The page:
Hey there, neglected blog! It’s been a busy year, but now that it’s starting to wrap up, I’m hoping to have a bit more time for learning over the next couple of months.
To kick off this new season of learning (hopefully!) I attended the UX Brighton conference. I’ve been a few times before, but hadn’t been since before the pandemic. Of course, the event skipped a few years, and last year’s theme was about Product Management. I am not a product manager (spoiler) so I didn’t think it was a great fit. But when I saw this year’s theme was Creativity & Innovation, I knew I’d have to make my triumphant return to the conference.
There’s a lot of information swirling around my brain, and a lot of photos in my camera roll, which is how I decided to take notes this time around. It probably makes sense to just go talk-by-talk, so let’s get into it!
What is Creativity? – Alice Helliwell
Before getting into a deep dive on a topic, it’s a good idea to define what we’re discussing, and this talk by Alice Heliwell perfectly set the tone. Ms Heliwell is a philosopher whose work asks if AI can be creative and make good art. (This reminds me of one of my favourite books/films, Never Let Me Go by Kazuo Ishiguro, a speculative fiction novel about whether or not human clones can be creative, and how does creativity align with the concept of having a soul.)
She talked about what creativity is from a high-level philosophical perspective and what it means to be a creative person, to create a creative product, or to embrace a creative process.
She quotes Donald Campbell, saying “A truly creative idea cannot be anticipated.” This really resonated with me, because I think we often go into our work with an expectation of what the output will be, but this way of approaching problems might not result in “truly creative” ideas, if the above is true.
She expanded upon this idea with a quote by Berys Gaut, “A creative person cannot have an exact plan of what she will do prior to being creative.”
As a designer, which I see as equal parts creativity and scientific process, this really struck me as an important consideration. How much are we holding ourselves back by going into our work with a hypothesis? And how much of this feeling of being held back comes down to business decisions taking priority over design decisions?
Ms Heliwell also took us through the questions that can be asked to find out if a product is truly creative:
- Is it new?
- Is it valuable?
- Is it surprising?
I also enjoyed her analogy comparing evolution and natural selection to the creative process. For a species to survive, there needs to be variation. Then the most desirable traits are selected and passed on through reproduction. This perpetuates stronger species.
Darwinist principles that can be disguised as eugenics aside, the analogy when framed through the lens of creativity can be summed up as: we need a lot of variation in ideas, then we need to select the most desirable ideas, while also being aware of how we select the best ideas.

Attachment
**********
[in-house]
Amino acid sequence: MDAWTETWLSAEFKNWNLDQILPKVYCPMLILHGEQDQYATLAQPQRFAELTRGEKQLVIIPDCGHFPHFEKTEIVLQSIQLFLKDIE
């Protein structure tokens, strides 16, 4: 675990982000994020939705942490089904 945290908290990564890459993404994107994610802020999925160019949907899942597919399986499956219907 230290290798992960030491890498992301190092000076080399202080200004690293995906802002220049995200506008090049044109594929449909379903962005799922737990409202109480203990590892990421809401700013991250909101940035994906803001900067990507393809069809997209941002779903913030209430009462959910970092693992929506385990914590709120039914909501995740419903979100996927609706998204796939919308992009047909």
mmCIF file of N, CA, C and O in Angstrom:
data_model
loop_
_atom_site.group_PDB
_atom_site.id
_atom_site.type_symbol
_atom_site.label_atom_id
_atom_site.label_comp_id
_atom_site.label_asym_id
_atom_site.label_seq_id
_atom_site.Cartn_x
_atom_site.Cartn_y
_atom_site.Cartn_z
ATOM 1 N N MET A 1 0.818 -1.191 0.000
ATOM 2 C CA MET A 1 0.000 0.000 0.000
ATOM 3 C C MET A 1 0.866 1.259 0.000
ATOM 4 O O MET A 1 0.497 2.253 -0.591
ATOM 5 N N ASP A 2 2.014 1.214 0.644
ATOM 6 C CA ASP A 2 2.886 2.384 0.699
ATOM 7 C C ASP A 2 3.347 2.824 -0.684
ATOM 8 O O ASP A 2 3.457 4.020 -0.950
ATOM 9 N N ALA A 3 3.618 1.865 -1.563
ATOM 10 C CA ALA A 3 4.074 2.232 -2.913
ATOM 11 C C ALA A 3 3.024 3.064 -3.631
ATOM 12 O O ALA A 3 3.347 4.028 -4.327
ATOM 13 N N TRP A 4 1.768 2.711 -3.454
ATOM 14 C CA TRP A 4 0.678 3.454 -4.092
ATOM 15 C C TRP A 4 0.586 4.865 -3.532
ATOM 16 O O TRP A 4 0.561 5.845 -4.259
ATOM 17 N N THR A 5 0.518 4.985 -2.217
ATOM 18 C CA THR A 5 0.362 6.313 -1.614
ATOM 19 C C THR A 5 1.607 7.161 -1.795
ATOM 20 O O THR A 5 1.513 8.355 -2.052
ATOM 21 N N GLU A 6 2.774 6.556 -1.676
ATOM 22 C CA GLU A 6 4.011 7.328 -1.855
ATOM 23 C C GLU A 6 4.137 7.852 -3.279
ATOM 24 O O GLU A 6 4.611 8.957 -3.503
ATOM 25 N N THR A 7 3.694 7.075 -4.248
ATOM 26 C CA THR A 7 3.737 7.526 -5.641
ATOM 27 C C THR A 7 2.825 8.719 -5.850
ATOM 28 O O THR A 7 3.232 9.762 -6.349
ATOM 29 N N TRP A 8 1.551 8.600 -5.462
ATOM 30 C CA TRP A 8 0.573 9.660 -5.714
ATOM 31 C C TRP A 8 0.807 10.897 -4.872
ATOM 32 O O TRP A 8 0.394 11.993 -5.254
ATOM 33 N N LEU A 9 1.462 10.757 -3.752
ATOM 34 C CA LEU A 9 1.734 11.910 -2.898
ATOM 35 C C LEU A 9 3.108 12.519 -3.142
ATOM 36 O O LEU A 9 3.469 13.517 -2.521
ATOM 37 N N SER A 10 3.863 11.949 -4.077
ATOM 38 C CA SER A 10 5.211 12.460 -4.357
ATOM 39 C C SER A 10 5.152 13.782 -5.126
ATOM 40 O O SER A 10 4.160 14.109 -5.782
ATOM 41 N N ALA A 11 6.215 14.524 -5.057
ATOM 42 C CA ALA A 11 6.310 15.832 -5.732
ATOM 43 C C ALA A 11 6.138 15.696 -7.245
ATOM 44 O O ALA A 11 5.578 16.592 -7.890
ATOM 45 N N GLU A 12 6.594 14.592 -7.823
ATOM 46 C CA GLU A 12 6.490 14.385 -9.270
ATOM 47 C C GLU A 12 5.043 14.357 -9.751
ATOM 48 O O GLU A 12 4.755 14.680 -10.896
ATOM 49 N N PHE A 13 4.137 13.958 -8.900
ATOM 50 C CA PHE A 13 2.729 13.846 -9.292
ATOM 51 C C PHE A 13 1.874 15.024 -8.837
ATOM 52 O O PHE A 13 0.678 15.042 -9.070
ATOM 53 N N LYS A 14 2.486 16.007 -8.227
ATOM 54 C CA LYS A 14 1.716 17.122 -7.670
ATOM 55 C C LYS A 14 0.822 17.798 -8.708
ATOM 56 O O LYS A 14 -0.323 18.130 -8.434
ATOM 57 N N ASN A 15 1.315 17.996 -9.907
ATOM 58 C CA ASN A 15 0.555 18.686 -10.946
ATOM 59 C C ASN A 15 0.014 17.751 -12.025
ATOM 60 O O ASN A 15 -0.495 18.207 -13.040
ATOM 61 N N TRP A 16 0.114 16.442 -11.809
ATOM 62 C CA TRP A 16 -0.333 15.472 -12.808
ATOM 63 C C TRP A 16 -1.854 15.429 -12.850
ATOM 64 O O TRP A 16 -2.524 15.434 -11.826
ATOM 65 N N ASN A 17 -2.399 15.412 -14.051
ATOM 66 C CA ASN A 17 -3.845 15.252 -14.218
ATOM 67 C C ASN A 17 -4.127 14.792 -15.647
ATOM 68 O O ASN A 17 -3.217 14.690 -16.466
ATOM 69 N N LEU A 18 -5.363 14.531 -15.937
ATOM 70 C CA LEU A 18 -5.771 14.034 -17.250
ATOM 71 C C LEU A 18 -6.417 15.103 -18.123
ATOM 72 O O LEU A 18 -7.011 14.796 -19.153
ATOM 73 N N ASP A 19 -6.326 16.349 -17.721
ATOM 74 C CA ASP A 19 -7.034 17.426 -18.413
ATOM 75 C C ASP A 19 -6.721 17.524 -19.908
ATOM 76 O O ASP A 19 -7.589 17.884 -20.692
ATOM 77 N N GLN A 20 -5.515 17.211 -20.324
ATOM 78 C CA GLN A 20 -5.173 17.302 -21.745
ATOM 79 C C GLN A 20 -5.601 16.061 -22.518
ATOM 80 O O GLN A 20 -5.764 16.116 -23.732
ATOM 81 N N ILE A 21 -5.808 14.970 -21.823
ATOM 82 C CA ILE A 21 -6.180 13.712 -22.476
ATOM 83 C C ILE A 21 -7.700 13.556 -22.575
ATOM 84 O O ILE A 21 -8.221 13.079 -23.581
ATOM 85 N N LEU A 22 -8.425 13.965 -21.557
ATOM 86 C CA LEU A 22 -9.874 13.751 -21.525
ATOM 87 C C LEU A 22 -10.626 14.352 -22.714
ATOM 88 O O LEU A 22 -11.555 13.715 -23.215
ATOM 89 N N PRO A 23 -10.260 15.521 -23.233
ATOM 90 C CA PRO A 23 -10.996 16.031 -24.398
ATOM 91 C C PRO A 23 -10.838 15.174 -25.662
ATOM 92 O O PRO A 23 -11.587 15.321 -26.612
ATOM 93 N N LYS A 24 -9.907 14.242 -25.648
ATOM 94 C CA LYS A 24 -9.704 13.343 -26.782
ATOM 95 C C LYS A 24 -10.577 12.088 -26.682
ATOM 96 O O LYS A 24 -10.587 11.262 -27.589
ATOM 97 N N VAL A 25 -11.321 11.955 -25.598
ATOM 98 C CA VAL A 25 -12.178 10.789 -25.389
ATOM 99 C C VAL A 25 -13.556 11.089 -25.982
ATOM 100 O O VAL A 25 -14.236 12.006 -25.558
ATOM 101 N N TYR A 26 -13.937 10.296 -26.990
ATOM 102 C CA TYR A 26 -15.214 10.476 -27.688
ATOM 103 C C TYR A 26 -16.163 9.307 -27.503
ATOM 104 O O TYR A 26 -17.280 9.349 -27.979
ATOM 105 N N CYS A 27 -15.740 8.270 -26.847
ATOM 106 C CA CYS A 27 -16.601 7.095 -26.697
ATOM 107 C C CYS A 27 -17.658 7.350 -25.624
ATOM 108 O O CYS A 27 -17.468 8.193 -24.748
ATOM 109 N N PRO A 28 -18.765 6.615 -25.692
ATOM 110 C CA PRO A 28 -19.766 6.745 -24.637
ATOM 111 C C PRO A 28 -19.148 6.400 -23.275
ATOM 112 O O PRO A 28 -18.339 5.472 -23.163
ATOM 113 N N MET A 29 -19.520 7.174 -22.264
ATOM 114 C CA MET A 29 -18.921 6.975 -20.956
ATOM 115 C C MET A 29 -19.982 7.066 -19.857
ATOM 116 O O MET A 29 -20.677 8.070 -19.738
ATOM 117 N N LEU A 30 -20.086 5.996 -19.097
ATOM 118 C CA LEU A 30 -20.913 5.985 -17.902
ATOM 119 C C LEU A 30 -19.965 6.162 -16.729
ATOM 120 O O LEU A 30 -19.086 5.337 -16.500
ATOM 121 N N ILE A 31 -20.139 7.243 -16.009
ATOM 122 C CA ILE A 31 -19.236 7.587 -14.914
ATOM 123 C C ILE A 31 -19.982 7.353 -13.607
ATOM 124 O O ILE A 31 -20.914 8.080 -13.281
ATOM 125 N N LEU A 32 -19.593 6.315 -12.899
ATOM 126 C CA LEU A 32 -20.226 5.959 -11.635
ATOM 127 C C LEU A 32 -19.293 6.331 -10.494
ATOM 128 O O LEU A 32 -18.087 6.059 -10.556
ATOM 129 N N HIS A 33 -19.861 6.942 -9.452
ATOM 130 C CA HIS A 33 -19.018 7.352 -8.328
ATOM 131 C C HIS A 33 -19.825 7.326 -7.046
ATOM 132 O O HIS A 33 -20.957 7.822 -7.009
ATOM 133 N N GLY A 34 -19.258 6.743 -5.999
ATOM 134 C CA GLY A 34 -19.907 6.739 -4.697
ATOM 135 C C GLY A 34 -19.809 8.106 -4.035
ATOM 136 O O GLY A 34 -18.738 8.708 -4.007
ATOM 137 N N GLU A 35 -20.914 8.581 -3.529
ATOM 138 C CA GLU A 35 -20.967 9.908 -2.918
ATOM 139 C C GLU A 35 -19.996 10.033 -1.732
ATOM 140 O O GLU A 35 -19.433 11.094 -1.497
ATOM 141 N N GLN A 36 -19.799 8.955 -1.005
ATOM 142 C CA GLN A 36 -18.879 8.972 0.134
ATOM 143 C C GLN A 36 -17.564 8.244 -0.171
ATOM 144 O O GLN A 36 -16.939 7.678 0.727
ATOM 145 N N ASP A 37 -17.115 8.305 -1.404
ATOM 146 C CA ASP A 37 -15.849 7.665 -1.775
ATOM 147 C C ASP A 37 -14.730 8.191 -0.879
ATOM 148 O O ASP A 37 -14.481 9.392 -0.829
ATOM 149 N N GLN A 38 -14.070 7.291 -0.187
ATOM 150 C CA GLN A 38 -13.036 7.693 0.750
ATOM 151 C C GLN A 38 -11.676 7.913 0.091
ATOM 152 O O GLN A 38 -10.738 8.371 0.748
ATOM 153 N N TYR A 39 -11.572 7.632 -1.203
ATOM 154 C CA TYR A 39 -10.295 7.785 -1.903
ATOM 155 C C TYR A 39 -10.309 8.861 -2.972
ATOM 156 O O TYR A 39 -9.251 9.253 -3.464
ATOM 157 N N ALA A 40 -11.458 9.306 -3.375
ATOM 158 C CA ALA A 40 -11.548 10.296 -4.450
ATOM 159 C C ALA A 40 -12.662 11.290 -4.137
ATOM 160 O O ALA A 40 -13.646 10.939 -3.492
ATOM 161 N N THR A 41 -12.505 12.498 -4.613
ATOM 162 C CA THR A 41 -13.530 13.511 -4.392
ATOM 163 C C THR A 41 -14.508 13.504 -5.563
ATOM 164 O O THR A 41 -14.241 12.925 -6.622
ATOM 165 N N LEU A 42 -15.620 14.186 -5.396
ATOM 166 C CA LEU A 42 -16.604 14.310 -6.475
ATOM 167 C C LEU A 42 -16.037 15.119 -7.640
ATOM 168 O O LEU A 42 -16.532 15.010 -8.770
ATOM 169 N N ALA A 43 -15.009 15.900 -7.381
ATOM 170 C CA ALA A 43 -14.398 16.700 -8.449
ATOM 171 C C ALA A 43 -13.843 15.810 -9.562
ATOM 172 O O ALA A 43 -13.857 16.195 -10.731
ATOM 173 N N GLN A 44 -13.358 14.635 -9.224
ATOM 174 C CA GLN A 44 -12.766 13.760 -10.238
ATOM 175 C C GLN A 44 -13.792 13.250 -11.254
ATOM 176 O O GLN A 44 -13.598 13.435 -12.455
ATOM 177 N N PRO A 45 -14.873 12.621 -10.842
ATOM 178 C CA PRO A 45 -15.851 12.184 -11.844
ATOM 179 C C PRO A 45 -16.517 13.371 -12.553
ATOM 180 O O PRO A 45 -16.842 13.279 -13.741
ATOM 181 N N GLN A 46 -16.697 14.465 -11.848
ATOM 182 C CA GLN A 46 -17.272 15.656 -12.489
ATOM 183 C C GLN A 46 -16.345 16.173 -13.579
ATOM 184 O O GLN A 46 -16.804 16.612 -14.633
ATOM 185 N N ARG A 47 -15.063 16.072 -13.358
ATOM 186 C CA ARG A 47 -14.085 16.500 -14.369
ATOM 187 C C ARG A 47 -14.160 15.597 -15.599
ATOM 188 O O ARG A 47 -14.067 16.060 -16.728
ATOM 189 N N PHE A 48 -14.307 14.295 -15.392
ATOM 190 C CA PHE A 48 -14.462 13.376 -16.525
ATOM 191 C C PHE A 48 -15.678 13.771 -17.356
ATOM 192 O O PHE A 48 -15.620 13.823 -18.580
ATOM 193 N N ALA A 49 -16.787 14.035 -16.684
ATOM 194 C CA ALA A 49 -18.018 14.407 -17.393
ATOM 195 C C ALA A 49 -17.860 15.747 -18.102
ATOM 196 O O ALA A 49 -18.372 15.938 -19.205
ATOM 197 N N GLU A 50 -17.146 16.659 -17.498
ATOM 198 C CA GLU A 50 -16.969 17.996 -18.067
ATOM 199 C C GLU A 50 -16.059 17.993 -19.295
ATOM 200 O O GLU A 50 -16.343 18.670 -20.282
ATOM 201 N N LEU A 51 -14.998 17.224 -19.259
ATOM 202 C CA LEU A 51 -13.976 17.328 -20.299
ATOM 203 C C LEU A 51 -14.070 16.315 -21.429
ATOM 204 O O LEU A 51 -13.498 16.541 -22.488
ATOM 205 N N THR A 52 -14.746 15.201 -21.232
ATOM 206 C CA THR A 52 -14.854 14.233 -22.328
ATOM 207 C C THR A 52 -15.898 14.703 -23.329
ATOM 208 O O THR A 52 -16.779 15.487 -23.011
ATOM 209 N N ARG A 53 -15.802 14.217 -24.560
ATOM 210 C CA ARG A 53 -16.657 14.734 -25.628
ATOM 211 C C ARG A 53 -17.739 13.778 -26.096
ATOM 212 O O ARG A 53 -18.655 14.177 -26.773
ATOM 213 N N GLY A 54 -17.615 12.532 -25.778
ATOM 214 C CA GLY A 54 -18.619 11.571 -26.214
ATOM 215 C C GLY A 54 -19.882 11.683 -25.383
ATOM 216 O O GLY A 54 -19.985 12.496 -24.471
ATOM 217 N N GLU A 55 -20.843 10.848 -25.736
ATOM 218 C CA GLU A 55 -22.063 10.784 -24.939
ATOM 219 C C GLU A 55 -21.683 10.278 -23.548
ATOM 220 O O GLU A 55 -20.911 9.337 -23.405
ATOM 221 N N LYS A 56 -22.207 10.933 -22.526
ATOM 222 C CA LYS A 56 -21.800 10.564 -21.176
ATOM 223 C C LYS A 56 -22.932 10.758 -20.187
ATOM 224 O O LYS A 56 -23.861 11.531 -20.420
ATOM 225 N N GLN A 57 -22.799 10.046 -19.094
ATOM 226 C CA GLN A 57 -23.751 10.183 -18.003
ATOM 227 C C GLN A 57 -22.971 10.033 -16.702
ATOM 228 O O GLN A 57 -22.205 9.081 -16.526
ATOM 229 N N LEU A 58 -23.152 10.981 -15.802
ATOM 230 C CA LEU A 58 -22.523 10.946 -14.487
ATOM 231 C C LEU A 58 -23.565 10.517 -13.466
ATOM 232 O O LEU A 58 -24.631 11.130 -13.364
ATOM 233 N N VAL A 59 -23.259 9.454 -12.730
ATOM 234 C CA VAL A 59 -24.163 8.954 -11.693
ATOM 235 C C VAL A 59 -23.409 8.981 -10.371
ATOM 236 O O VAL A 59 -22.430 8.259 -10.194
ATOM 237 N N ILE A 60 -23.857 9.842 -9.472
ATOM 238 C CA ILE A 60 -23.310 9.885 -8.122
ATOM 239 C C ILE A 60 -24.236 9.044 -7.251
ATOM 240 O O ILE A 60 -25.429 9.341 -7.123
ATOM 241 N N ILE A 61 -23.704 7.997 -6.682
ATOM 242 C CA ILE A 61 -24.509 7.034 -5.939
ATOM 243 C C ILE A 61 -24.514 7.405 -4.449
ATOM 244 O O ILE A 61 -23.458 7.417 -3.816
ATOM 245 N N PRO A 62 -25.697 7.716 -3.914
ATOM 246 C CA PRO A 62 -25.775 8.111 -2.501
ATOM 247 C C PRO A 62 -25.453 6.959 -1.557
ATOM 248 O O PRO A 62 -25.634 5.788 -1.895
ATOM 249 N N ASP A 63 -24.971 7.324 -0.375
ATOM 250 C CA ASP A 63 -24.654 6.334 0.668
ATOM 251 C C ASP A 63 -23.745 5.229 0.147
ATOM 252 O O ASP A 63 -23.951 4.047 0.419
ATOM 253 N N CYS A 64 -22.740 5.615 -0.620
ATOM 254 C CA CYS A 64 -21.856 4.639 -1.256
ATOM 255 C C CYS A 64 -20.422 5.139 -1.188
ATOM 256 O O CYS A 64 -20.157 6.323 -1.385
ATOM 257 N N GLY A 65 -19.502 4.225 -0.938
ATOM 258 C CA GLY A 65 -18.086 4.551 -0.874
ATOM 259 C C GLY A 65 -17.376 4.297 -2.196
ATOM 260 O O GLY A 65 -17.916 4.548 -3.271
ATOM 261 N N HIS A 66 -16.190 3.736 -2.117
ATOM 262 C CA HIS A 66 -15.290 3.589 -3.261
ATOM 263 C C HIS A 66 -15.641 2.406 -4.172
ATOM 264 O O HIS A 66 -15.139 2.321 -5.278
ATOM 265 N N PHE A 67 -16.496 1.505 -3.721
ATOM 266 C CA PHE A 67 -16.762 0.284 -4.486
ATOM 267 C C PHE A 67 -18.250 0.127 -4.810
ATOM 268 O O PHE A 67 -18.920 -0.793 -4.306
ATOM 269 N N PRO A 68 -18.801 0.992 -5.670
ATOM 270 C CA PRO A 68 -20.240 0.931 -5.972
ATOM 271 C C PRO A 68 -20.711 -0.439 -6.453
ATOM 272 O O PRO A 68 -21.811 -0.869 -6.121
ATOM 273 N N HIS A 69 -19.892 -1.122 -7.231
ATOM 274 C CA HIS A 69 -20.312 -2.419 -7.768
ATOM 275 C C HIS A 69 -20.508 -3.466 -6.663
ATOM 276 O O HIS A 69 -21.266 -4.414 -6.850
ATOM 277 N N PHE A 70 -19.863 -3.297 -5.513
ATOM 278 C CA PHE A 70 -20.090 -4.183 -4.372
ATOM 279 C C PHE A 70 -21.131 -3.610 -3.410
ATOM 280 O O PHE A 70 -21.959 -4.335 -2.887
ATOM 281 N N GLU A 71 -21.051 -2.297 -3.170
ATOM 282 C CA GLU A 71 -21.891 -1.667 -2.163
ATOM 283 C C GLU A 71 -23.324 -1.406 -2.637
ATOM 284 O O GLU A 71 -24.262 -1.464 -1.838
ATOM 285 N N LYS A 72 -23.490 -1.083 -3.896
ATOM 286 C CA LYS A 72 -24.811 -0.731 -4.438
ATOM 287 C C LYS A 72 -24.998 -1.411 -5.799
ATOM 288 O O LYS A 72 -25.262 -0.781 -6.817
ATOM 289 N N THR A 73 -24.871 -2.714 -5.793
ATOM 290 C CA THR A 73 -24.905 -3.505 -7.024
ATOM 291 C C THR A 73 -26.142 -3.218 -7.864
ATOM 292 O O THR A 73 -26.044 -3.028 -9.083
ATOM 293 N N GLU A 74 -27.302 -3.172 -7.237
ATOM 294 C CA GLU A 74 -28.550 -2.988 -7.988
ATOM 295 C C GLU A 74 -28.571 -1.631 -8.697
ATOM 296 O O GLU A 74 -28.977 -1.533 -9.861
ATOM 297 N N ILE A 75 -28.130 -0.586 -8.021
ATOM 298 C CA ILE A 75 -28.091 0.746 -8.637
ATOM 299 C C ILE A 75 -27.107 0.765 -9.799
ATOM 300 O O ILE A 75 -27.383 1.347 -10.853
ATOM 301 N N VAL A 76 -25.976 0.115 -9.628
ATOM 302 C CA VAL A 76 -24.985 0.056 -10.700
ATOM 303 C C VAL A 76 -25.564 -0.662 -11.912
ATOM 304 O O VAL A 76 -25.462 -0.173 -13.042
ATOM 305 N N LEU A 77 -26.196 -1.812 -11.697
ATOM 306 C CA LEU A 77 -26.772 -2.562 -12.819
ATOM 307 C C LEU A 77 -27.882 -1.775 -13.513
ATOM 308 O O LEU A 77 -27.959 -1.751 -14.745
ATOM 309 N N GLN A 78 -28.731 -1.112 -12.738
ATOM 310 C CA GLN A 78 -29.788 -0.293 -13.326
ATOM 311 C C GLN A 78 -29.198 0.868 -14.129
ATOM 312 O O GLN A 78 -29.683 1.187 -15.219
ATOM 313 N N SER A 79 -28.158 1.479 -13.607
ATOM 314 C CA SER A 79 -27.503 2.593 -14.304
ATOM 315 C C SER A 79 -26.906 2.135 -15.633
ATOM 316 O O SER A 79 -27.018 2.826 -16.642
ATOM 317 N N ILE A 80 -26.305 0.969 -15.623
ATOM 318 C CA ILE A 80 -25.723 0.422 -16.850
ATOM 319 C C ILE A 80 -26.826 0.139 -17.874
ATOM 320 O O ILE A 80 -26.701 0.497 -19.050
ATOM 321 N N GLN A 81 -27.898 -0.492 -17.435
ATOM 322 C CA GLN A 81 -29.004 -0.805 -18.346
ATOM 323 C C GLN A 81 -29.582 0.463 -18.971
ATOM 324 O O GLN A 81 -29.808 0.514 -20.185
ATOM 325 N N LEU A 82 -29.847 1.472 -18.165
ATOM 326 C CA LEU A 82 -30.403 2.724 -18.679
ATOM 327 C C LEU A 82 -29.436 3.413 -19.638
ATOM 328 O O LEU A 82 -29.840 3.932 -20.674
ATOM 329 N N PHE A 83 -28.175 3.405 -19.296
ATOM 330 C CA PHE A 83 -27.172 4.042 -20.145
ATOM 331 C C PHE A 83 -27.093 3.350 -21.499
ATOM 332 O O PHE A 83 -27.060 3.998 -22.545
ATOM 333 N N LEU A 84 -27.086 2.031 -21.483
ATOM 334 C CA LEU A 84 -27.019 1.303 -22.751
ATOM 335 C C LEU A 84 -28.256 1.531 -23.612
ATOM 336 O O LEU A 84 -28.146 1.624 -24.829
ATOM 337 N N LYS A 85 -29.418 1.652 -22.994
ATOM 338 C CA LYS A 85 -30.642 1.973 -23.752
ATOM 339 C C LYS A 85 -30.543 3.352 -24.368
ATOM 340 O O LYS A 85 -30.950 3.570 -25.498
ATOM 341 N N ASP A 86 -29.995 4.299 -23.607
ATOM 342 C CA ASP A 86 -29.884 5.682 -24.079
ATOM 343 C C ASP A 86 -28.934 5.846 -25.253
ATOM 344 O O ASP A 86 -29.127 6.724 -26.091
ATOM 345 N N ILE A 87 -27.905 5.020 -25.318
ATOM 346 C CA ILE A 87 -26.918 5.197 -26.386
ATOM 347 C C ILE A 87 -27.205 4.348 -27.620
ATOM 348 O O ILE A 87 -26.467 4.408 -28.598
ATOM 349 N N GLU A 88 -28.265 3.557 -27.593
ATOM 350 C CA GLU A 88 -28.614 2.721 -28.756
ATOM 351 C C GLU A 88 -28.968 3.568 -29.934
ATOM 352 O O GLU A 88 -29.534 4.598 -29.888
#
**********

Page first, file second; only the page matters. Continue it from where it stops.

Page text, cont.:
The final thought that resonated with me was the concept of whether or not creativity can be taught. Some philosophers think that creativity is something you’re born with. Others think that it’s something that can be nurtured and grow with practice. What do you think?
You’re doing it wrong: a celebration of ‘worst’ practices – Stefanie Posavec
Next up was Stefanie Posavec, who merges data visualisation with art to create analog pieces. Her talk focused on all the ways she has done data visualisation “wrong.” How following what have become to be known as “best practices” stifles creativity and doesn’t always get us the answers that matter.
She showed us some of her work, which includes tactile jewellery showing the air pollution levels surrounding Bonfire Night, with the 5th of November being sharp spikes that hurt to touch.
She co-created I am a book. I am a portal to the universe. A data visualisation book that allows the reader, primarily young people, to experience the data being shown as they interact with the book.
One of my favourite pieces was Updating Happiness, created for the Wellcome Collection. This allowed visitors to participate in an emotional check-in while visiting the gallery. The results of some of these check-ins were then merged with the kind of inspirational quotes about being happy that you might find on Pinterest or Instagram.
Some of these, particularly those about gross(ish) guilty pleasures create a stark contrast – such as the quote “The art of being happy lies in pimple popping videos.”
The talk overall was great for getting us to think beyond expectations and find new interesting and fun ways to interpret data, just for the sake of interpreting it, and not necessarily for the typical expected outcomes of data processing and visualisation.
Enabling Creativity: Specific ideas to help your team flourish – Mark Edgington
Following a short break where I hunted down former colleagues and current pals to force them to say hi to me, we sat down to a talk by Mark Edgington from Incendiary Blue.
He spoke about how agencies can help foster creativity. He used examples from his own agency’s hackathons, like Weather Cows, a weather app based around the likely-old-wives-tale that if you see cows lying in a field, it’s going to rain.
One of the ideas I really felt drawn to was the concept of a “Genius Hour.” This is an hour to explore your own projects or something you’re interested in outside of project work. I’ve tried to implement something similar for myself many times, but I often find it hard to protect the time and use it, when other things pop up and get in the way.
This talk inspired me to be more protective of that time, and to resolve to take more time for my personal and professional development going forward. Like I mentioned earlier, this blog post is hopefully that first step!